And so there is a blessed hope here in terms of the believer. And it is one hope that unites us. We share this hope of eternal life. And then beyond this, Wesley writes, There is one Lord, there is one Lord who has who now has dominion over the church, who has set up his kingdom in their hearts and reigns over all those who are partakers of this hope. And so to obey Christ, to run the way of his commandments, this is their glory and their joy. And while those in the church are doing this with a willing mind, they, as it were, sit in the heavenly places with Christ, Wesley writes. And so there is one Lord in the church, and that Lord is Christ who is the head of the church. Beyond this, an additional characteristic of the ecumenical, the Catholic, the universal church, is that there is one faith. There is one faith which is a free gift of God, and it is the ground of their hope. This is not barely the faith of a heathen, namely a belief that there is a God and that he is gracious and just rather it is beyond that. It is more than that. Neither. It is barely the faith of a devil, though this goes much farther than the faith of a heathen. But this faith goes even farther than that to affirm in terms of Jesus Christ, my Lord and my God, which was the very words that Thomas pronounced when he met the resurrected Christ. It is the faith which enables every true Christian believer to testify. With the Apostle Paul, quote, The life which I now live. I live by faith in the Son of God who loved me and gave himself for me.


Okay. And so there is one faith. There is a one Christian faith. We are united in this faith, and it is faith in Jesus Christ. There is also beyond this as another characteristic Wesley's holding up in terms of the church. There's one baptism, one baptism, which is the outward sign of our one Lord. And Christ has been pleased to appoint this as a as a sacrament, which is an inward and spiritual grace which is bestowed upon the church. It is likewise also a precious means of grace, whereby this faith and hope are given to those that diligently seek him. And so some indeed have been inclined to interpret all of this in a very figurative way, as if it referred to the baptism of the Holy Spirit, which the apostles received at the day of Pentecost, and which in a lower degree is given to all believers. But it is a stated rule in interpreting Scripture never to depart from the plain literal sense unless it implies an absurdity. And so Wesley is affirming here a one baptism. This is a water baptism, and it is instituted by Christ. Just as the Lord's Supper was instituted by Christ. And it is richly symbolic of the transformation that occurs in the believer. That they go down into the waters and they come up again and they have been washed and renewed and they are baptized in the name of the Father and of the Son and of the Holy Ghost. This is one baptism which Christians share. Now, it's interesting, we mentioned the other day that there is not entire communion in terms of the Lord's Supper between Roman Catholics and Protestants, for example, although Roman Catholics will acknowledge Protestant baptism. And so if someone were baptized in the Methodist Church or in the Presbyterian Church and they became a Roman Catholic, they would not have to be baptized again.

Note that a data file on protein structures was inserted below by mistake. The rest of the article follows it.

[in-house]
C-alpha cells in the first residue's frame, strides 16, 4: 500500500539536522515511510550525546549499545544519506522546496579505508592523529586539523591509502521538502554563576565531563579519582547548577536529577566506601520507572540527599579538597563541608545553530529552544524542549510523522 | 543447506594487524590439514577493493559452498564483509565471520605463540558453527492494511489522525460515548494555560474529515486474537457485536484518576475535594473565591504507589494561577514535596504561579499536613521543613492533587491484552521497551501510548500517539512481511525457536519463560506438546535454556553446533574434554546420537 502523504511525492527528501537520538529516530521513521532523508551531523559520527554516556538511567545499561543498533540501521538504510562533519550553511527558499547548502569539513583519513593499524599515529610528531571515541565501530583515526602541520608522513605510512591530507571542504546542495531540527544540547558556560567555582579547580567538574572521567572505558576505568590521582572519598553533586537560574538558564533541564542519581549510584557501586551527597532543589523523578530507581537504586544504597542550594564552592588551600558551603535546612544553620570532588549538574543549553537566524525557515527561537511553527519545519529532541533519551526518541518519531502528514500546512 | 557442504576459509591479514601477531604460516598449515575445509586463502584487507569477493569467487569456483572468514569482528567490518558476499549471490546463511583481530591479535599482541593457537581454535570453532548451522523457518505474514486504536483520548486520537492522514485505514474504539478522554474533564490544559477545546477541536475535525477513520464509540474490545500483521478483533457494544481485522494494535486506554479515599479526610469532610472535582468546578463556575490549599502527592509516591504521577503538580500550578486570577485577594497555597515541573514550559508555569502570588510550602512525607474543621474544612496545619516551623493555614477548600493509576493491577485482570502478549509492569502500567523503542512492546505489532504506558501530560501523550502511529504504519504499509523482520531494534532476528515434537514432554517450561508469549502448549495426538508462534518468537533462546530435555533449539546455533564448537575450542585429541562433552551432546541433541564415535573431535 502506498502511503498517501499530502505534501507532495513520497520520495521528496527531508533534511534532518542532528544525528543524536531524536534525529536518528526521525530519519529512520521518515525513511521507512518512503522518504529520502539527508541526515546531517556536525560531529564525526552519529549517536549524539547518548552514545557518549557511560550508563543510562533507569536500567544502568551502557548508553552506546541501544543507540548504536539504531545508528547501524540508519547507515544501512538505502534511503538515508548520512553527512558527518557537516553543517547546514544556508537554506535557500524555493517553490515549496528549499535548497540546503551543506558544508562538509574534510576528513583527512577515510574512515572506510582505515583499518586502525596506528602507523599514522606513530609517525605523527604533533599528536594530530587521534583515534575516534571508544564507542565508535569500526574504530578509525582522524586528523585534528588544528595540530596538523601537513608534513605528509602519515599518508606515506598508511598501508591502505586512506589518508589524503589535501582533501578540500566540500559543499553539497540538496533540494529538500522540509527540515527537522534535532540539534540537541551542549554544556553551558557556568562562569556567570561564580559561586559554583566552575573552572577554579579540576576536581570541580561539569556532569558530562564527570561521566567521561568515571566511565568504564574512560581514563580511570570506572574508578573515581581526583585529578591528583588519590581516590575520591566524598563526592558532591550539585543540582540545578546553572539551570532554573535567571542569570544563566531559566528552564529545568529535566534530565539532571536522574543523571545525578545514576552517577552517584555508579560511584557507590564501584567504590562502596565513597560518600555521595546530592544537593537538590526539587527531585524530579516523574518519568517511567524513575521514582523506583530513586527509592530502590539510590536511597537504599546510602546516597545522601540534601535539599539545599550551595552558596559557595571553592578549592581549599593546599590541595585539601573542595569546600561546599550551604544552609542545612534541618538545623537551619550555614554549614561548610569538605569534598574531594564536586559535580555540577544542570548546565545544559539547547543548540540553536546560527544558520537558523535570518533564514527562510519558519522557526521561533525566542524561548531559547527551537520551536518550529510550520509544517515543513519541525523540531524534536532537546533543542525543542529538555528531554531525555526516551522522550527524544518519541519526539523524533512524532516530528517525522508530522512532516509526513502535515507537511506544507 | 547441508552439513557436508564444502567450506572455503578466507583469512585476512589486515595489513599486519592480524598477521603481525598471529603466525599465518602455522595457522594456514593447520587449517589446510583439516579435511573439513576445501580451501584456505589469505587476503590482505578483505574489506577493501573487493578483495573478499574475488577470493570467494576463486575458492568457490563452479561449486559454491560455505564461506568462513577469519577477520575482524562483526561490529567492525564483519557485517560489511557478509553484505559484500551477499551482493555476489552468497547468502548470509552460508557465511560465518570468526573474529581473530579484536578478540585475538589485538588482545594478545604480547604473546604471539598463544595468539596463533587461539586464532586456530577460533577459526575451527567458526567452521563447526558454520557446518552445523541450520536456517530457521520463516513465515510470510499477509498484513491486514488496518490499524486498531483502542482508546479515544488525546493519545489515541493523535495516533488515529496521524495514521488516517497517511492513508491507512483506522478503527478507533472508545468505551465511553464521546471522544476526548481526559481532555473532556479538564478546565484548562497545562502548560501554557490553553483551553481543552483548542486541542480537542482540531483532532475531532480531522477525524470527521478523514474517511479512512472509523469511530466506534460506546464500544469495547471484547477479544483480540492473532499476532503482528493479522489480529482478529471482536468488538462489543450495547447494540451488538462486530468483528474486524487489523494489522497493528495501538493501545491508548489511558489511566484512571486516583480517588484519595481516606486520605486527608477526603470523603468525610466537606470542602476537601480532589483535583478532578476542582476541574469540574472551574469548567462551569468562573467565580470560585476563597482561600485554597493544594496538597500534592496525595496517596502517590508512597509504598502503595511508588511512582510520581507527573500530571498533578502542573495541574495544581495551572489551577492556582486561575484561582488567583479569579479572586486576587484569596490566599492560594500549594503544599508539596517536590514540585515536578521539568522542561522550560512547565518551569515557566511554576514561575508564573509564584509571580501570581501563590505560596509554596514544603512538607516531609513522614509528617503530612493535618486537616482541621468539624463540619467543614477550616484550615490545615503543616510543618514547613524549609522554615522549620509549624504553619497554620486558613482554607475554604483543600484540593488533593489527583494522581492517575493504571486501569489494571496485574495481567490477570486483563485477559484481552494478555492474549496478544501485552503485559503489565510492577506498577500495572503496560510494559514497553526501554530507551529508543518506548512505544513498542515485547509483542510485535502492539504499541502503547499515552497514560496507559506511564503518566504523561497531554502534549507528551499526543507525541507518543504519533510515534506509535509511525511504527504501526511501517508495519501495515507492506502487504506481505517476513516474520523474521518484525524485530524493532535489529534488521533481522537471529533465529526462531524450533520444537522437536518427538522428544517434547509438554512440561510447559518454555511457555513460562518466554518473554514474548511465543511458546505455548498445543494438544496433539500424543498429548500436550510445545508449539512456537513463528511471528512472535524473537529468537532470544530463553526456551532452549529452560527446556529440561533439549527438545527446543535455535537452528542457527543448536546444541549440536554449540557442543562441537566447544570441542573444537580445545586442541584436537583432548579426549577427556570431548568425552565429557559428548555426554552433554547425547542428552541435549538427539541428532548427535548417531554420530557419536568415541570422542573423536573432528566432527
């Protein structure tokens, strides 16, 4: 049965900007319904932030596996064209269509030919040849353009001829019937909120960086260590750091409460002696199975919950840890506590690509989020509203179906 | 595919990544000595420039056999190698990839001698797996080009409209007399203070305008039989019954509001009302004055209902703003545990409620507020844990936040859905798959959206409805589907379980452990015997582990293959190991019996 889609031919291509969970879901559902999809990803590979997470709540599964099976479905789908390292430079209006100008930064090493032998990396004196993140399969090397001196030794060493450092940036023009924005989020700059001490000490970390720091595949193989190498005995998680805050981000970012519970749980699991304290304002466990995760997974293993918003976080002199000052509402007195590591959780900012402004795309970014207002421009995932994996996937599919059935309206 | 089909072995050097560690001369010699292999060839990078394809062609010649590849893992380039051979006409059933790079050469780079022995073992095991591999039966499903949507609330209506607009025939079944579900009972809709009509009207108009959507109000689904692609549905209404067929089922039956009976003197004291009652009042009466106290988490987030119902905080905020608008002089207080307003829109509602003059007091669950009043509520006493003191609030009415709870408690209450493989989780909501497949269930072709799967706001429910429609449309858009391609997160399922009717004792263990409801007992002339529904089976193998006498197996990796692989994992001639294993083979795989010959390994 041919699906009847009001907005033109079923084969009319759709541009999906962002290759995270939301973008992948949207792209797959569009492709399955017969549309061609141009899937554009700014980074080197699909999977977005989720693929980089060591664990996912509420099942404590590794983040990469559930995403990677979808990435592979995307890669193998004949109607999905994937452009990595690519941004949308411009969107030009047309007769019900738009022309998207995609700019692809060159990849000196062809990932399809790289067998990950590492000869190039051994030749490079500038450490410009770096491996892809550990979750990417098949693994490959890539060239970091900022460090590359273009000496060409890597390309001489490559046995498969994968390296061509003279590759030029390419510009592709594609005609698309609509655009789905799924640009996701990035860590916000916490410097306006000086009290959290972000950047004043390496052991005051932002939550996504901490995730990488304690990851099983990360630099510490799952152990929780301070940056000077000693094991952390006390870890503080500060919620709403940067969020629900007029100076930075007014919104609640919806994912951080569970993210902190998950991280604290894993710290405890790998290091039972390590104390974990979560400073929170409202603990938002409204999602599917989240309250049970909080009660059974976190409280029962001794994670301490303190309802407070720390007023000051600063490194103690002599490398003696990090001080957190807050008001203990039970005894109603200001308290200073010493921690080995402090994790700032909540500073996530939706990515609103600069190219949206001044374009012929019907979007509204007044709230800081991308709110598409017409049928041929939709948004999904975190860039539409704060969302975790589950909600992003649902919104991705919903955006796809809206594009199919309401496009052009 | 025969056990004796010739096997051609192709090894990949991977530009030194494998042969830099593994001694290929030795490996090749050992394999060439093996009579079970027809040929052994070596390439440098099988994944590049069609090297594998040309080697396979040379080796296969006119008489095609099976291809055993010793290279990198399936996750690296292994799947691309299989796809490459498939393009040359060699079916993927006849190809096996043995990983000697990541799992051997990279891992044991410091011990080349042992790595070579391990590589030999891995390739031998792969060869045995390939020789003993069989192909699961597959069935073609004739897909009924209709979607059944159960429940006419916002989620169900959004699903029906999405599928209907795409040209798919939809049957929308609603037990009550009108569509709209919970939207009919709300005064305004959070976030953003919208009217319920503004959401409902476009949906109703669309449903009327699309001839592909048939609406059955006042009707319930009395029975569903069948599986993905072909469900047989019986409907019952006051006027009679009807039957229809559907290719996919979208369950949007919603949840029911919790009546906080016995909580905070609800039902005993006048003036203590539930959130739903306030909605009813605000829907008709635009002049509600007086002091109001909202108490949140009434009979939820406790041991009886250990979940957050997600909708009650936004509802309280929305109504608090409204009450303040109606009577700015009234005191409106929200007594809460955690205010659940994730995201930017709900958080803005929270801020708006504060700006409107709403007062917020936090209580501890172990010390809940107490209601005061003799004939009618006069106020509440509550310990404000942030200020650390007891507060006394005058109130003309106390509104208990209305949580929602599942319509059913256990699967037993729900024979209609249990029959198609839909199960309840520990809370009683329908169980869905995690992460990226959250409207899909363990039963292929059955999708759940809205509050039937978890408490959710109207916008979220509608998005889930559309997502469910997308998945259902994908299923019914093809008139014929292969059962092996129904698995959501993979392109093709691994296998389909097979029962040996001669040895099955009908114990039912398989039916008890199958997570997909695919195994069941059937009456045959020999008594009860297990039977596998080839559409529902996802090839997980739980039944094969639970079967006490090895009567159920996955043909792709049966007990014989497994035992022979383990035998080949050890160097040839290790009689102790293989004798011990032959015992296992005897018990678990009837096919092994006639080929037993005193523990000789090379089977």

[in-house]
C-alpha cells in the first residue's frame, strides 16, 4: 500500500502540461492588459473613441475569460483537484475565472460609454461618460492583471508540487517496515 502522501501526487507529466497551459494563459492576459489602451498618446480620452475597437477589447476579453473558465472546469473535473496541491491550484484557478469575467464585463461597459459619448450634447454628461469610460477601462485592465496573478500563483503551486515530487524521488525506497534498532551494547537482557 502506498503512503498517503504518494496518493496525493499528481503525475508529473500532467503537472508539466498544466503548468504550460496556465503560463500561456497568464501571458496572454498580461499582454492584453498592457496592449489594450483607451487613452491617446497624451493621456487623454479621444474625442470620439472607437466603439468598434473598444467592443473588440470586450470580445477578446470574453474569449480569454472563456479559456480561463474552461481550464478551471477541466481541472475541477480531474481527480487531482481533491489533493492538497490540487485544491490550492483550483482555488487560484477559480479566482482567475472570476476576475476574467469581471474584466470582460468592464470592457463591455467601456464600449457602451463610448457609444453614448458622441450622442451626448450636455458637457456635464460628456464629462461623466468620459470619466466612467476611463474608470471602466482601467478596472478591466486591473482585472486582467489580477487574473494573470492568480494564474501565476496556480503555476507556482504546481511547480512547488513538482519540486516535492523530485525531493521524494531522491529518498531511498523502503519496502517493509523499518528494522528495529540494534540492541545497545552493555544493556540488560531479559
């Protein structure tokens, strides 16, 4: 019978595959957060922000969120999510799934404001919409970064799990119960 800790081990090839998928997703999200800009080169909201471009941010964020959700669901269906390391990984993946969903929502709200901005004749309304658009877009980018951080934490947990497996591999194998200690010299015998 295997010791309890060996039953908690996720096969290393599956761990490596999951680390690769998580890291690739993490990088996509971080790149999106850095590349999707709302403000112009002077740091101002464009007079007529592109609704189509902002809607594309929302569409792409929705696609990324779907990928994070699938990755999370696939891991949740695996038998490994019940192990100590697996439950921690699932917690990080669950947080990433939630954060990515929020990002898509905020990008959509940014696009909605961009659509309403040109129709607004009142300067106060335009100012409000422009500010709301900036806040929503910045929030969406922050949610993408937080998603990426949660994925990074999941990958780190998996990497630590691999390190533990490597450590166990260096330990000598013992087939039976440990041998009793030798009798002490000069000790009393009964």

Roman Catholicism would recognize the validity of that sacrament of baptism. They were. Now, I suppose this is complicated for us a bit here when we're talking about baptism as being a characteristic of the church. You know, as Wesley is doing here, because we can think of some communions that do not practice baptism. We can think of, for example, Salvationists, those who are part of the Salvation Army or even in terms of Quakers who do not practice baptism. However, we do need to point out and here I'm going beyond Wesley, that baptism as a sacrament established by Christ and through the ages of the church is so well attested. It is so well attested throughout the entire history of the church that it would make sense to receive this mark of unity among us. This mark of unity among us that there is one baptism, one baptism, and then another characteristic, Wesley's listing in terms of the church is there is one God and father of all that have the same spirit of adoption which cry out in their hearts. Above Father. There is one God and father of all we Christians. All Christians worship the same God as has been revealed to us in Jesus Christ by the power of the Holy Spirit. God is above all the most high the Creator, the sustainer, the Governor of the universe. And we are united in that worship of one God. And so here then, is a clear unexceptional answer to the question. Wesley writes, What is the church? And he's listed all of these common characteristics here. And this demonstrates the oneness of the church, the oneness of the church. And that is that is truly so very important. The unity of the church and the oneness of the church.